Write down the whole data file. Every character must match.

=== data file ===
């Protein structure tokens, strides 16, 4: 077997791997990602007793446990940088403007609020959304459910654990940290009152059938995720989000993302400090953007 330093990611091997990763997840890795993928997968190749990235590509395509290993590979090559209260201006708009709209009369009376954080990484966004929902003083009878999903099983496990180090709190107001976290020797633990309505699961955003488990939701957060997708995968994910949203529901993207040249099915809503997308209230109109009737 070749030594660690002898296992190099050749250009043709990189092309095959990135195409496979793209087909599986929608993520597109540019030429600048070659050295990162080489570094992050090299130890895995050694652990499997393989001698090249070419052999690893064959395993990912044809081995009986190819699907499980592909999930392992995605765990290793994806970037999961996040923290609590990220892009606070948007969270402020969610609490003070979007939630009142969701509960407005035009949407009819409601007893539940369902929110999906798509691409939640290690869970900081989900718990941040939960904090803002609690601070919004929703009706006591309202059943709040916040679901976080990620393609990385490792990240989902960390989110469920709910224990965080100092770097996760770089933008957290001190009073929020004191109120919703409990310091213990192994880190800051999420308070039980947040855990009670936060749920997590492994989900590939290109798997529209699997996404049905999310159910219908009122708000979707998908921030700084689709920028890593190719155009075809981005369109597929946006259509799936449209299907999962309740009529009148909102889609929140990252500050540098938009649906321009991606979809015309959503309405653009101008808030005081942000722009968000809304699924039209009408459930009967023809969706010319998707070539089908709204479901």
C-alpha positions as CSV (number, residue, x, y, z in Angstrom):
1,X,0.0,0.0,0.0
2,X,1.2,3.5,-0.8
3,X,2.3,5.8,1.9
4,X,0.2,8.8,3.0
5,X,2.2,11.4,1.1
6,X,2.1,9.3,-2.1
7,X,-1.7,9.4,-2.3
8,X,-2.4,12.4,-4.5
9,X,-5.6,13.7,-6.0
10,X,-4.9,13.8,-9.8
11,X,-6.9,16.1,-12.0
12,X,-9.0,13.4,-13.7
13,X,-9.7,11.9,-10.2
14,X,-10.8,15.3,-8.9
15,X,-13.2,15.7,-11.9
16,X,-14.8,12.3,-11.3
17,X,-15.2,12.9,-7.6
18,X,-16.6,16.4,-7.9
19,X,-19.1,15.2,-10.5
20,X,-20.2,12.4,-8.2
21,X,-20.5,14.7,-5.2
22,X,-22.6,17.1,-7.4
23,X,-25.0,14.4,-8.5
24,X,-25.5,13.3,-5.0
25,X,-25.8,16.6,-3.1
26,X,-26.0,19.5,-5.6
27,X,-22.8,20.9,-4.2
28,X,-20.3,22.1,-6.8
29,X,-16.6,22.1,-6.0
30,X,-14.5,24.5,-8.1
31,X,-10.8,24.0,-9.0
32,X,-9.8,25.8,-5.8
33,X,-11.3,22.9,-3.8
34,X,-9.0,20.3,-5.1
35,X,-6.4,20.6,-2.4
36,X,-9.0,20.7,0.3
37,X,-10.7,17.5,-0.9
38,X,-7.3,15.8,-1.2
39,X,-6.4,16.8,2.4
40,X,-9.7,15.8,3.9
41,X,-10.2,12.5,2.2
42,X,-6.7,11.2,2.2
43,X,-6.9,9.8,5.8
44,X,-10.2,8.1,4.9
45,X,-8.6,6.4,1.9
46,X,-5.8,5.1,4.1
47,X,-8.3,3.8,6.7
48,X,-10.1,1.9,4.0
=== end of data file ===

């Protein structure tokens, strides 16, 4: 077997791997990602007793446990940088403007609020959304459910654990940290009152059938995720989000993302400090953007 330093990611091997990763997840890795993928997968190749990235590509395509290993590979090559209260201006708009709209009369009376954080990484966004929902003083009878999903099983496990180090709190107001976290020797633990309505699961955003488990939701957060997708995968994910949203529901993207040249099915809503997308209230109109009737 070749030594660690002898296992190099050749250009043709990189092309095959990135195409496979793209087909599986929608993520597109540019030429600048070659050295990162080489570094992050090299130890895995050694652990499997393989001698090249070419052999690893064959395993990912044809081995009986190819699907499980592909999930392992995605765990290793994806970037999961996040923290609590990220892009606070948007969270402020969610609490003070979007939630009142969701509960407005035009949407009819409601007893539940369902929110999906798509691409939640290690869970900081989900718990941040939960904090803002609690601070919004929703009706006591309202059943709040916040679901976080990620393609990385490792990240989902960390989110469920709910224990965080100092770097996760770089933008957290001190009073929020004191109120919703409990310091213990192994880190800051999420308070039980947040855990009670936060749920997590492994989900590939290109798997529209699997996404049905999310159910219908009122708000979707998908921030700084689709920028890593190719155009075809981005369109597929946006259509799936449209299907999962309740009529009148909102889609929140990252500050540098938009649906321009991606979809015309959503309405653009101008808030005081942000722009968000809304699924039209009408459930009967023809969706010319998707070539089908709204479901």
C-alpha positions as CSV (number, residue, x, y, z in Angstrom):
1,X,0.0,0.0,0.0
2,X,1.2,3.5,-0.8
3,X,2.3,5.8,1.9
4,X,0.2,8.8,3.0
5,X,2.2,11.4,1.1
6,X,2.1,9.3,-2.1
7,X,-1.7,9.4,-2.3
8,X,-2.4,12.4,-4.5
9,X,-5.6,13.7,-6.0
10,X,-4.9,13.8,-9.8
11,X,-6.9,16.1,-12.0
12,X,-9.0,13.4,-13.7
13,X,-9.7,11.9,-10.2
14,X,-10.8,15.3,-8.9
15,X,-13.2,15.7,-11.9
16,X,-14.8,12.3,-11.3
17,X,-15.2,12.9,-7.6
18,X,-16.6,16.4,-7.9
19,X,-19.1,15.2,-10.5
20,X,-20.2,12.4,-8.2
21,X,-20.5,14.7,-5.2
22,X,-22.6,17.1,-7.4
23,X,-25.0,14.4,-8.5
24,X,-25.5,13.3,-5.0
25,X,-25.8,16.6,-3.1
26,X,-26.0,19.5,-5.6
27,X,-22.8,20.9,-4.2
28,X,-20.3,22.1,-6.8
29,X,-16.6,22.1,-6.0
30,X,-14.5,24.5,-8.1
31,X,-10.8,24.0,-9.0
32,X,-9.8,25.8,-5.8
33,X,-11.3,22.9,-3.8
34,X,-9.0,20.3,-5.1
35,X,-6.4,20.6,-2.4
36,X,-9.0,20.7,0.3
37,X,-10.7,17.5,-0.9
38,X,-7.3,15.8,-1.2
39,X,-6.4,16.8,2.4
40,X,-9.7,15.8,3.9
41,X,-10.2,12.5,2.2
42,X,-6.7,11.2,2.2
43,X,-6.9,9.8,5.8
44,X,-10.2,8.1,4.9
45,X,-8.6,6.4,1.9
46,X,-5.8,5.1,4.1
47,X,-8.3,3.8,6.7
48,X,-10.1,1.9,4.0